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Are the frequencies C4 = 260 Hz and A4 = 440 Hz actually noticeably different to someone with “perfect pitch”? I ask myself, what did they learn differently growing up to notice the difference in these tones? Are they constantly able to compare the tones from memory or something?

I could understand learning to recognize tones in comparison to one another (intervals), as those have a clear difference in sound but I’m having trouble understanding how one can recognize them individually. How can a tone be recognized as different without another tone to compare it to? We constantly see different colors and are always naturally comparing them with one another.

To me, if I tune my guitar to eadgbe there’s virtually no difference (except maybe bass, tenor, soprano, etc. voice classifications), than if I tune my piccolo guitar to adgcea. Same concept as if a song is in the key of C major vs. the key of F major. What difference does it make which tones are used to tune an instrument or form a scale as long as the intervals are the same? What then, would be the purpose of “perfect pitch”?

Why is A4 considered between 432 Hz and 446 Hz? https://pages.mtu.edu/~suits/notefreqs.html This is also why I still don’t exactly understand what microtones are either. How many distinct tones can we supposedly hear and rationalize as being different? As with color, there’s only red, orange, yellow, green, blue, violet and of course the shades (brown, pink, white, black, etc.) but there’s only about 12 that we can perceive as different.

I understand that how we calculate frequencies is logarithmic, as in, an interval between two higher notes spans a greater difference in frequency than the same interval between two lower notes. But how many recognizable tones are there for these perfect pitch folks? Can they differentiate microtones too, or are those just a part of our 12 tones — does anybody have any information on that?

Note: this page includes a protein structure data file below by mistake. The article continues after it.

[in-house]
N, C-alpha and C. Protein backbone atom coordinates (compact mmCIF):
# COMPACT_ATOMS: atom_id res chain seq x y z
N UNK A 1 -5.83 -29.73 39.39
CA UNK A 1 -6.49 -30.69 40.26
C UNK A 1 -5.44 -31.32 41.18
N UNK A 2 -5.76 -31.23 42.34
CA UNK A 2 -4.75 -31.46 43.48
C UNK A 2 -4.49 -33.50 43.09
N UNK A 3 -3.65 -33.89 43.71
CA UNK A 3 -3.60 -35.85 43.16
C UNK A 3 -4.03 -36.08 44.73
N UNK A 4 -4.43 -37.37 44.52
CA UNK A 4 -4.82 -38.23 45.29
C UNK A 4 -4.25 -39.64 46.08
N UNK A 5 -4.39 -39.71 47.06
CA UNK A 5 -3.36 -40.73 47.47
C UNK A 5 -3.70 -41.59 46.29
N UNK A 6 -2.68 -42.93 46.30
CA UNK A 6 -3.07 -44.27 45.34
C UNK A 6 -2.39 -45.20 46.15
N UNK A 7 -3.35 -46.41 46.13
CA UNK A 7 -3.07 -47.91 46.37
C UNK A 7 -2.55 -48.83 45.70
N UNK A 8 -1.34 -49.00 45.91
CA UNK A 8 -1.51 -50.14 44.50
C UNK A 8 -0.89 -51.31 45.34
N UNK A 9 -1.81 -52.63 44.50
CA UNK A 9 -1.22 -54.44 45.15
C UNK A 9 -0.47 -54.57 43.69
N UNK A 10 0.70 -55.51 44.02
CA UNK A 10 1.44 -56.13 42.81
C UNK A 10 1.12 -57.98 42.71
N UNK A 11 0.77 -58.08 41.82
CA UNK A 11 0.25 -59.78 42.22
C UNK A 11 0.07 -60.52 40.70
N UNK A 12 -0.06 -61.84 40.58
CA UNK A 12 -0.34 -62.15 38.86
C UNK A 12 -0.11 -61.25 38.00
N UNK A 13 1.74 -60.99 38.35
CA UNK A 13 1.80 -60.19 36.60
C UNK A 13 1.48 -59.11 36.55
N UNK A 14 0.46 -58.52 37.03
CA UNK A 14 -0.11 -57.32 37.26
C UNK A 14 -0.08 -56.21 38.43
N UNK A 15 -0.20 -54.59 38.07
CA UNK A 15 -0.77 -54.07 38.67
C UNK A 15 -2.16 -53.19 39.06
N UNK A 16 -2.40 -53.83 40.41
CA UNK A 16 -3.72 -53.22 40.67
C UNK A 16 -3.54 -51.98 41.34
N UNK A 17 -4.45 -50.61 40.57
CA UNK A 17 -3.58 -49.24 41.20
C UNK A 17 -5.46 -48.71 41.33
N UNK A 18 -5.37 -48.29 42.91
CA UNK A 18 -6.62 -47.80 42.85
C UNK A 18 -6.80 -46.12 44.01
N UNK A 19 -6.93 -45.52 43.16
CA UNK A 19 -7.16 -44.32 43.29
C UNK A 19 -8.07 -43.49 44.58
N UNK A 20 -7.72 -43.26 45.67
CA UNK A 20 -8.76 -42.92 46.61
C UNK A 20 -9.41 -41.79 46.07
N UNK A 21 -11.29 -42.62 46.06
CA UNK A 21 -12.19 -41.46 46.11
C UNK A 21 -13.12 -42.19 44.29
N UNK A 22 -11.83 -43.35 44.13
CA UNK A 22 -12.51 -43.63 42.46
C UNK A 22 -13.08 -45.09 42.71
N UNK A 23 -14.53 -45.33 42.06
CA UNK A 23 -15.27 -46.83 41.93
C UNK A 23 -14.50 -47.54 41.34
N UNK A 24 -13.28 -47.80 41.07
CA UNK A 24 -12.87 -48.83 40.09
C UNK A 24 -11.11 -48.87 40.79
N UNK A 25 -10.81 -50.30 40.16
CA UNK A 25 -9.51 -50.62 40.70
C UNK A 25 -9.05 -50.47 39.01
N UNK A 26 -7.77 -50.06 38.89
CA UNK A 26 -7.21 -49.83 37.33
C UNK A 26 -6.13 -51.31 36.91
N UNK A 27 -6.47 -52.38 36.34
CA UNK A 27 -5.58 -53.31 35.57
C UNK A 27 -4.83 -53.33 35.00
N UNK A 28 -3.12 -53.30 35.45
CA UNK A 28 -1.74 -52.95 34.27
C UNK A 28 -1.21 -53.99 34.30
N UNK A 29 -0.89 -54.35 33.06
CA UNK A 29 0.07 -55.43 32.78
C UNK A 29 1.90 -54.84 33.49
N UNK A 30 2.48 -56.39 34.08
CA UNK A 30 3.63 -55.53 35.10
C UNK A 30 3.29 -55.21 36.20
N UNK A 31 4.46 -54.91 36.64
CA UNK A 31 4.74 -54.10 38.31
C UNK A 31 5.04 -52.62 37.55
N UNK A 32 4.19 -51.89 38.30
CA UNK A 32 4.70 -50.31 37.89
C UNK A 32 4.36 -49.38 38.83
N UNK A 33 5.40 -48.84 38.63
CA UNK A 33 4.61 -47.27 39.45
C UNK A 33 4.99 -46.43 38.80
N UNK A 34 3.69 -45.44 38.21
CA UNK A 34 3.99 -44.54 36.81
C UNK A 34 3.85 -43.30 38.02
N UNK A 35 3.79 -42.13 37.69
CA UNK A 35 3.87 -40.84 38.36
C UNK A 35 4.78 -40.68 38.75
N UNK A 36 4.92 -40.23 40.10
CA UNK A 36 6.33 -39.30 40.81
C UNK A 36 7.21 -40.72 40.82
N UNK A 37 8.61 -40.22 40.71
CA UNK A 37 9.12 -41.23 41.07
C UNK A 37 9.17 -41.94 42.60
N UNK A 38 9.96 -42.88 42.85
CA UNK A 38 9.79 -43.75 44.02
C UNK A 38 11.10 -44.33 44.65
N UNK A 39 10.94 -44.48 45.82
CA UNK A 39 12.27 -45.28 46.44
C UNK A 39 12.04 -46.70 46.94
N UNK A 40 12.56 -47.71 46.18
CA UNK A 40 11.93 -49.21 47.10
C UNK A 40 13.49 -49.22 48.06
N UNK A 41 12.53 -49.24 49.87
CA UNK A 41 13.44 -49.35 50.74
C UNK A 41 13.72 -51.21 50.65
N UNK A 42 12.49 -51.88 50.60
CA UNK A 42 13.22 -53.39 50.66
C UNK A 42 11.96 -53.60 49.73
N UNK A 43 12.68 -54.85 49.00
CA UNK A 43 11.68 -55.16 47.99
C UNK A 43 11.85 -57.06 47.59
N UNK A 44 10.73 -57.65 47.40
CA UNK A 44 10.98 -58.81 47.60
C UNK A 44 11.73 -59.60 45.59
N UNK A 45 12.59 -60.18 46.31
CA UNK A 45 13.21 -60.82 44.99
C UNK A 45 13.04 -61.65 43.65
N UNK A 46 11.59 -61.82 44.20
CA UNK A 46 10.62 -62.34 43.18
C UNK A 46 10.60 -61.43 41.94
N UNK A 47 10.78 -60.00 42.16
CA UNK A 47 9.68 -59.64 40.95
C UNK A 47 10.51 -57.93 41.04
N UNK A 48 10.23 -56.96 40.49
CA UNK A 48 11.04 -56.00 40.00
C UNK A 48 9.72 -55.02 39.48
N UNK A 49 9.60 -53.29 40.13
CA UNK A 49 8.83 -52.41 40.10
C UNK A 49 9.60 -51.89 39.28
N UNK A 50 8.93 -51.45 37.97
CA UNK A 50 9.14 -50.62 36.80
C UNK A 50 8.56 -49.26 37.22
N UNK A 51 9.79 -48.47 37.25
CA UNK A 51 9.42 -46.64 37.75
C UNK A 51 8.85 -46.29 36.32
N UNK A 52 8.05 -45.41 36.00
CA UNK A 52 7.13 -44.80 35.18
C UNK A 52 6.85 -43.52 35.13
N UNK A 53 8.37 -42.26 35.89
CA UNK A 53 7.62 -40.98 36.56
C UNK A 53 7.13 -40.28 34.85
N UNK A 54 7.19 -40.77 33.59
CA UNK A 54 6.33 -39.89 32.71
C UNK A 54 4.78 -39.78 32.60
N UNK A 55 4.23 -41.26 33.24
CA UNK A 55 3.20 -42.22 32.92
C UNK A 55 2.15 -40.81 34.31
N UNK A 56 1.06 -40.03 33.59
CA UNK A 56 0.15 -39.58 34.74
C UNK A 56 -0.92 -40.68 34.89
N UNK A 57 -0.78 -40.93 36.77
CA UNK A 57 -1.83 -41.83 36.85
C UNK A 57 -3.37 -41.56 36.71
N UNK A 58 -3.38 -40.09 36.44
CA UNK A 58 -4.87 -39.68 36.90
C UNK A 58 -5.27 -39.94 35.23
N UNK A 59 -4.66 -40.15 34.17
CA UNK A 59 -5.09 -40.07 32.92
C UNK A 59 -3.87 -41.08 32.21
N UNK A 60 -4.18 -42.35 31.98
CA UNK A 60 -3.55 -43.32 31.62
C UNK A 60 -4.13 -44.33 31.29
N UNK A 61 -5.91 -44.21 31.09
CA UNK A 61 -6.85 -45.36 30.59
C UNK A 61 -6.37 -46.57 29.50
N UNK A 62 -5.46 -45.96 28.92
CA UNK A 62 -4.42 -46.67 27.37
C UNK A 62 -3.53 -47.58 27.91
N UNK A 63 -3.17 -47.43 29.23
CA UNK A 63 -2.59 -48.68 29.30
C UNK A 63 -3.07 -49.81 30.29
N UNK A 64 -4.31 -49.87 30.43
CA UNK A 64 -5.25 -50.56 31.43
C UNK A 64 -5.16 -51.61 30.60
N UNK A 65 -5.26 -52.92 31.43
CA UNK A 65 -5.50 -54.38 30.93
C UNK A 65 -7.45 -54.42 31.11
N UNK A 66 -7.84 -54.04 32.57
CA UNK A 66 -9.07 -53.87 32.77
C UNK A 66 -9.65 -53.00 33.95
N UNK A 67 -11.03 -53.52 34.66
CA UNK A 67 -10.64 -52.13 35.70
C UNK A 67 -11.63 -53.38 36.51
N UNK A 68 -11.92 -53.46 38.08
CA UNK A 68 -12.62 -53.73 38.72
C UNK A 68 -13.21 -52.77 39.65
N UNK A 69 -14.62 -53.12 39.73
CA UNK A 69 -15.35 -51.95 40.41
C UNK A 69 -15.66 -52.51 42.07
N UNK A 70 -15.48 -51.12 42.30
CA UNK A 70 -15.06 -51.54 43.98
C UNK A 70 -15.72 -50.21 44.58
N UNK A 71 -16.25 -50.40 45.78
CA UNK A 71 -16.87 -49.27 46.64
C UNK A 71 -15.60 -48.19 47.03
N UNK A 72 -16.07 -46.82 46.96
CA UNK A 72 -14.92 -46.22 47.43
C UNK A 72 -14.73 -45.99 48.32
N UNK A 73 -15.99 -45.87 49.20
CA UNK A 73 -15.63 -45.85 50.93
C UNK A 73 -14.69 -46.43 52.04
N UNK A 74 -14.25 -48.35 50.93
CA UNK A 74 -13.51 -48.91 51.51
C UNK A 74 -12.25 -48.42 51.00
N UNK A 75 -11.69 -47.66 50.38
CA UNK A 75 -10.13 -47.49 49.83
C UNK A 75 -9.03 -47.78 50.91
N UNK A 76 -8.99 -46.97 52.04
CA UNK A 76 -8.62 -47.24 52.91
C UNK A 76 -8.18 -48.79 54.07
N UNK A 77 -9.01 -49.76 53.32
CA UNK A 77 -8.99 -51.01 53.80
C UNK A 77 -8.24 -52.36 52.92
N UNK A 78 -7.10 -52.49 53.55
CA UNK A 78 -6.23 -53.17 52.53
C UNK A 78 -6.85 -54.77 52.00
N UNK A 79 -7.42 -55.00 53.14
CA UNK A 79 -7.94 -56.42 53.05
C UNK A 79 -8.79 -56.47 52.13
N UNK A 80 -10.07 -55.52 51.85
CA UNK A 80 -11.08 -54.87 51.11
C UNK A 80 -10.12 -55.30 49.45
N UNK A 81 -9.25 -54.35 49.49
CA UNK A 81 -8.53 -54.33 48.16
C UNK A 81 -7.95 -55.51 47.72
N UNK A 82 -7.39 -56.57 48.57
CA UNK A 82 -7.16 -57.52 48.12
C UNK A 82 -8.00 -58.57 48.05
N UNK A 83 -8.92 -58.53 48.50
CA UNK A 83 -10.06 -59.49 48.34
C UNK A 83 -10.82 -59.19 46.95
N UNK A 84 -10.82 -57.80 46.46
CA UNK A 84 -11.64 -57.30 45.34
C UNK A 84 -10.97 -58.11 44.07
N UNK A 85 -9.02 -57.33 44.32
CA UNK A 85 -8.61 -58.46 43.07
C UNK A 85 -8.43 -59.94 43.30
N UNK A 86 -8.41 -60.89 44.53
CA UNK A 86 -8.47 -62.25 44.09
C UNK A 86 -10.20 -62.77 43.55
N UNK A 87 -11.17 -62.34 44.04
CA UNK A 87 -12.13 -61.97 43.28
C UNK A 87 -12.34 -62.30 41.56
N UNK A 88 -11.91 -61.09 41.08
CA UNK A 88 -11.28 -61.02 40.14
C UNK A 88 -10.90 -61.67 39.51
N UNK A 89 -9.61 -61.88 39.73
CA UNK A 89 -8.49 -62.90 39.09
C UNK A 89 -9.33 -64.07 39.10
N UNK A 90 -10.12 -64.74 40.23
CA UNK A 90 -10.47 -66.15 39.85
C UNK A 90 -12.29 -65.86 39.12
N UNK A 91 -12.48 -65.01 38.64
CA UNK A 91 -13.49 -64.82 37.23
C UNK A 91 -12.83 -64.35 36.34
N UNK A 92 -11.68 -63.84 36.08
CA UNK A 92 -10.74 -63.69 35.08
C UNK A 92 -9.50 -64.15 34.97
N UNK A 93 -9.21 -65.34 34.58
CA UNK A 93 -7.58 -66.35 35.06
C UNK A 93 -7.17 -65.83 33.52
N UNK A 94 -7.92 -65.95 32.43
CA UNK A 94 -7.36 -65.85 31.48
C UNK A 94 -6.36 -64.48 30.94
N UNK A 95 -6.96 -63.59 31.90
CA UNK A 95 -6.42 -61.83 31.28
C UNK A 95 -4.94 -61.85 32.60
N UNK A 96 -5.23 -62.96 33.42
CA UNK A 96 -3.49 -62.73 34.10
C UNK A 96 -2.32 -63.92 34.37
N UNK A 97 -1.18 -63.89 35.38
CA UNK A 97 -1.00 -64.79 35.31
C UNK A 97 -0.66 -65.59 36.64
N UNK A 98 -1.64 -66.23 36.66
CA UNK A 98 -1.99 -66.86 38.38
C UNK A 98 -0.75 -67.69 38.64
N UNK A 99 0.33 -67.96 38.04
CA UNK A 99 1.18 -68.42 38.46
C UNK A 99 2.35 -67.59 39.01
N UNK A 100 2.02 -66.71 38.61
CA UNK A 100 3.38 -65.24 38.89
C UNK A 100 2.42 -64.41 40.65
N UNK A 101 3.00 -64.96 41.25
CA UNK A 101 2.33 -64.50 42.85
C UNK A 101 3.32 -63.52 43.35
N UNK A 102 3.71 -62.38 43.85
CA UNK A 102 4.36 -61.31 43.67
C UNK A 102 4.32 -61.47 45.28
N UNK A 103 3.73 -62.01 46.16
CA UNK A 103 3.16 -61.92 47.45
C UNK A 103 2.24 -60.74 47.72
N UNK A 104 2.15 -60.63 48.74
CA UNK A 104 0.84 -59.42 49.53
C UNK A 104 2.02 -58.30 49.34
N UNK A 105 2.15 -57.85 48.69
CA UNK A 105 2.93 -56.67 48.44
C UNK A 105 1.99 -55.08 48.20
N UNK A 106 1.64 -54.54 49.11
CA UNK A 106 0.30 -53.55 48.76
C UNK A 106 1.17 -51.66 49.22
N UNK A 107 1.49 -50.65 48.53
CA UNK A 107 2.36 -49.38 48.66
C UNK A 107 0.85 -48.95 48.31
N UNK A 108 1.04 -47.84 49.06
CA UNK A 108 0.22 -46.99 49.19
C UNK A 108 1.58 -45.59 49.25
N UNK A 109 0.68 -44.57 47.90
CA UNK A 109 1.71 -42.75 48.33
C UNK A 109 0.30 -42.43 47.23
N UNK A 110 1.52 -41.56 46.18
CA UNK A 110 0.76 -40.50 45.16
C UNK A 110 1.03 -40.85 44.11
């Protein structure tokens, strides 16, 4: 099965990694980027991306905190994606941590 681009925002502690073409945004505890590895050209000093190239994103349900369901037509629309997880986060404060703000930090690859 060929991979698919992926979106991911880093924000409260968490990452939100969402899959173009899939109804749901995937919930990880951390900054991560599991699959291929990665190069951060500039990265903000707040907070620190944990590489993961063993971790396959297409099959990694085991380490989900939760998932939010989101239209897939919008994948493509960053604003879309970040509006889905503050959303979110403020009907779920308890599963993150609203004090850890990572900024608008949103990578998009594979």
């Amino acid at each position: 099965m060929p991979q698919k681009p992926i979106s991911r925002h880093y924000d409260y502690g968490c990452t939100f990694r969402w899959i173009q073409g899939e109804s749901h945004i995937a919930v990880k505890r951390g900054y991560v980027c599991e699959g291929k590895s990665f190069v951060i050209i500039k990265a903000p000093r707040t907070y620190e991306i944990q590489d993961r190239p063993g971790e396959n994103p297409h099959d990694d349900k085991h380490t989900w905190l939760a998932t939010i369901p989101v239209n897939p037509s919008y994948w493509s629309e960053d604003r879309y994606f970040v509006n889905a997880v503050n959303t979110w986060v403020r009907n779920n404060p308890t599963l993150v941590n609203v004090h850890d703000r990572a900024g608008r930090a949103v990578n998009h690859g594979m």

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8 Answers 8

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I don't have perfect pitch, but I've had several friends over the years who did.

Are the frequencies C4 260hz and A4 440hz actually noticeably different to someone with “perfect pitch”.

Yes.

I ask myself, What did they learn differently growing up to notice the difference in these tones?

It may be at least partly innate. I once met someone who claimed to have perfect pitch despite no musical training. It was difficult to test, obviously, but he seemed credible.

I’m having trouble understanding how one can recognize them individually.

Because you don't have perfect pitch.

We constantly see different colors and are always naturally comparing them with one another.

But you can identify blue without reference to other colors, can't you?

Why is A4 considered between 432hz and 446hz?

It's purely convention and standardization. It's not absolute. I've sung in many concerts at A4 = 415 Hz and one or two where it was 465 Hz. Some people with perfect pitch are irritated by this.

This is also why I still don’t exactly understand what microtones are either. How many distinct tones can we supposedly hear and rationalize as being different. As with color, there’s only red, orange, yellow, green, blue, violet and of course the shades (brown, pink, white, black etc) but there’s only about 12 that we can perceive as different.

But you can see ten different shades of blue and recognize that they're different. The same is true with pitches. The ability to discern two different pitches is greater when they sound simultaneously. Also, the difference between two slightly different harmonic intervals can be easier to hear than the difference between the individual pitches (e.g. A=220 and E=330 vs A=220 and E=328).

how many recognizable tones are there for these perfect pitch folks, can they differentiate microtones too or are those just a part of our 12 tones, does anybody have any information on that?

I'm not sure but I imagine that this depends somewhat on musical education and, yes, ear training.

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    @Lecifer Btw, beware of putting too much weight into visual analogies. There are overlaps—both deal with sensory perception—but it's possible to get the science very muddled with philosophical questions about epistemology, and wind up as confused as this poster Commented Oct 4, 2023 at 20:31
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    @AndyBonner Ok thanks I understand! I was definitely trying to keep it from being too philosophical. I was trying to give an analogy, to better explain what i'm asking with the "How many distinct tones can we supposedly hear and rationalize as being different" part.
    – Lecifer
    Commented Oct 4, 2023 at 20:55